This article is second part in series Exploring India Through the Eyes of a South African.
My experiences in India
Indian hospitality is renowned. The significance of hospitableness in India has crossed generations and is not only cultivated but truly believed by all. The Sanskrit proverb, “Atithi Devo Bhava,” or “the guest is truly your god,” speaks of the respect granted to guests in India. Each one is treated with the utmost consideration and each Indian extends more than his hand to a visitor. India’s accommodation truly knows no bounds. For the most part this is true.
Having travelled to India on many occasions, and having lived with the locals literally – since my husband is Indian. I have seen India perhaps more clearly than the usual tourist, but not quite as transparently as Indian’s themselves. I have experienced both positive and negative experiences. Either way, I still love India. My experiences have not only shaped my perceptions on India, but have also shaped me as an individual.
I have noticed throughout the culture that many a times certain communities are more accepting than others – not only of tourists, or female tourists, but even of interracial couples. Certain people have seemed to applaud my husband for bagging up a “gorri”, as white woman are commonly dubbed. While others seem to be quite taken aback by us walking around together.
One thing I still have to get used to is the constant staring. According to my husband, many people haven’t associated with foreigners in certain regions and in some cases, haven’t ever seen a foreigner. Of course, my being married to an Indian gives people more reason to stare. I have experienced young people laughing and pointing at me, and I have also experienced elders who walk past me like I belong. I suppose a lot of the situations have been “time and place” type occurrences.
Some people seem to be trying to figure out whether my husband is either a. my tour guide, b. my friend, or c. my partner. The last option is always the most shocking possibility. I remember chatting to my husband’s nephews who are in high school and having them ask me how their uncle “got” me. I have taken these instances as an opportunity to ensure that it is explained that all over the world people are openly dating, and even starting families with people from different castes, religions, and races – and that above all, this is perfectly acceptable.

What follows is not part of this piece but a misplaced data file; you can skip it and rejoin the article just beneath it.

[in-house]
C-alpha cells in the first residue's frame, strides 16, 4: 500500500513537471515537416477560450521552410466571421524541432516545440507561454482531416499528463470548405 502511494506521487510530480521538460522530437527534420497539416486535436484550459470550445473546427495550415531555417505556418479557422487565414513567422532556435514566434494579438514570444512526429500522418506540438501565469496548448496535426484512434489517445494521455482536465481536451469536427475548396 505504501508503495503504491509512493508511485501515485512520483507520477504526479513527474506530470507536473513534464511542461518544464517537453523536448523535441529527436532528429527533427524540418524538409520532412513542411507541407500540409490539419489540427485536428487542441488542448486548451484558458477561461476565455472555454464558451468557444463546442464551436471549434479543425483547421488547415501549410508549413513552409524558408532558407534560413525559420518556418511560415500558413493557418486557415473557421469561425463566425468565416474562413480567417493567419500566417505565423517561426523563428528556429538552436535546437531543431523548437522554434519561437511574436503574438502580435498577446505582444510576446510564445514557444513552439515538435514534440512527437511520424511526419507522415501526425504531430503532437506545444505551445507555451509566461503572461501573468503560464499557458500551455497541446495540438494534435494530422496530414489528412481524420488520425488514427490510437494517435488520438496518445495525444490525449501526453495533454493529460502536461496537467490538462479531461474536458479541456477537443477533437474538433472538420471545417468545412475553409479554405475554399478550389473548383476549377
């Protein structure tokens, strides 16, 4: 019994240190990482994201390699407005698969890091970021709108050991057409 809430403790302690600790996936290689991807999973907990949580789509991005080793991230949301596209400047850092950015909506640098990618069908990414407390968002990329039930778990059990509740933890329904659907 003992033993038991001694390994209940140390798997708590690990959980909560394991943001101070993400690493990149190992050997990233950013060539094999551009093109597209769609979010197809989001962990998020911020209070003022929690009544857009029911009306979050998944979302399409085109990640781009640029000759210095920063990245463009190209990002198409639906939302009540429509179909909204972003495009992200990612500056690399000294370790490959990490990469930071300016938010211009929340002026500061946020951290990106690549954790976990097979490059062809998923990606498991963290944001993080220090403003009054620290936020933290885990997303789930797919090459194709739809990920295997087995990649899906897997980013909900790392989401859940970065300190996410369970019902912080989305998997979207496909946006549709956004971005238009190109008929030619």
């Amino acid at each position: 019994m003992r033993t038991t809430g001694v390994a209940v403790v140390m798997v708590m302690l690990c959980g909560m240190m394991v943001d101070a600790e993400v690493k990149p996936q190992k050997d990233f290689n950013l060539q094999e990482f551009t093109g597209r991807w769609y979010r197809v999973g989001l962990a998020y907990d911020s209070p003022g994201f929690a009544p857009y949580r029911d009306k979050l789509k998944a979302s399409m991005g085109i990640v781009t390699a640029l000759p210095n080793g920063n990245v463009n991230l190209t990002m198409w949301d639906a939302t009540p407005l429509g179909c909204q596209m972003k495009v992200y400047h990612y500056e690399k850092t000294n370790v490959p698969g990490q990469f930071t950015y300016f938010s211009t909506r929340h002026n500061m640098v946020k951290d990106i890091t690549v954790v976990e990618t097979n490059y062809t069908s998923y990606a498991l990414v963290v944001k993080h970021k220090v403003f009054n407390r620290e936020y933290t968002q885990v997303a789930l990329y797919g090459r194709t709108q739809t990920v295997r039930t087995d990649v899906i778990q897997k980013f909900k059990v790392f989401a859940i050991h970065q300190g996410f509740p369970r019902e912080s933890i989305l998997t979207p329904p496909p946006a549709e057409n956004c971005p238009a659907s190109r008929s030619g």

Of course, it took some time for my in-laws to get used to the fact that I wasn’t either uncultured, a gold digger, or even an alcoholic. As a Caucasian, many people assume certain stereotypes about me because of my skin colour, and also think I am either American or British. Upon finding out I am South African, many people still question how I am white. Of course, certain regions are more closed off from the world than others, so understandably there might be some confusion, when a perception that was thought to be true actually isn’t.
Clothing is another conventional factor that can easily become an area of dispute, or could warrant more attention than desired. Despite most Indian women cladding themselves in what is fashionably called “western wear” – whether revealing or conservative – it seems to be a point of interest when actual westerns wear it. Perhaps, because the assumption generally is that western women don’t wear conservative clothing. Of course, many Indian women have discovered that they feel comfortable wearing revealing clothes, and it is not so much associated with only Westerners anymore. Personally, I wear clothes that I consider more conservative in front of my family in Mumbai and when in Goa I do more beach-type wear.
On shopping experiences, many people have priced an item almost 5 times the normal price because it is assumed that foreigners are all very wealthy. Of course, skin colour has nothing to do with a person’s wealth, and normally my husband and I laugh it off and he gets down to bargaining with the vendor.
On one occasion, when I was shopping for an outfit for my wedding reception, the lady who owned the shop started a conversation with me – we were instant friends! We planned the pick-up of my outfit and we said our goodbyes, but upon collecting the outfit – the store manager came back with my outfit and a note from the owner. My reception clothes were paid for by her. I was so moved by this act of generosity and how kindly she treated me.
I have often been in public places with people who have brushed past me inappropriately, and on one occasion I was groped out in the open. Although, I am convinced this is a global epidemic that women face all over the world, and not necessarily because of where I’m from.
Indeed, we can say that India, like every country, could improve from a societal stand point, in terms of accepting outsiders and the differences associated with them. Despite the prejudice I have faced, it has yet to deter me from further exploring this country. I definitely believe the more tourists India sees the quicker it will normalize the idea of different races and cultures visiting and even settling there. One important factor to note here is that I have never experienced discrimination on a level that surely every person of colour has had to live with. Whenever people have been unaware about certain things, I patiently and respectfully explain the reality. This is how real acceptance will come about. I still have a lot to learn about India, and I am excited to grow along with her on my next adventures.
Watch this interesting video about how foreigners feel in India :
Part 1 :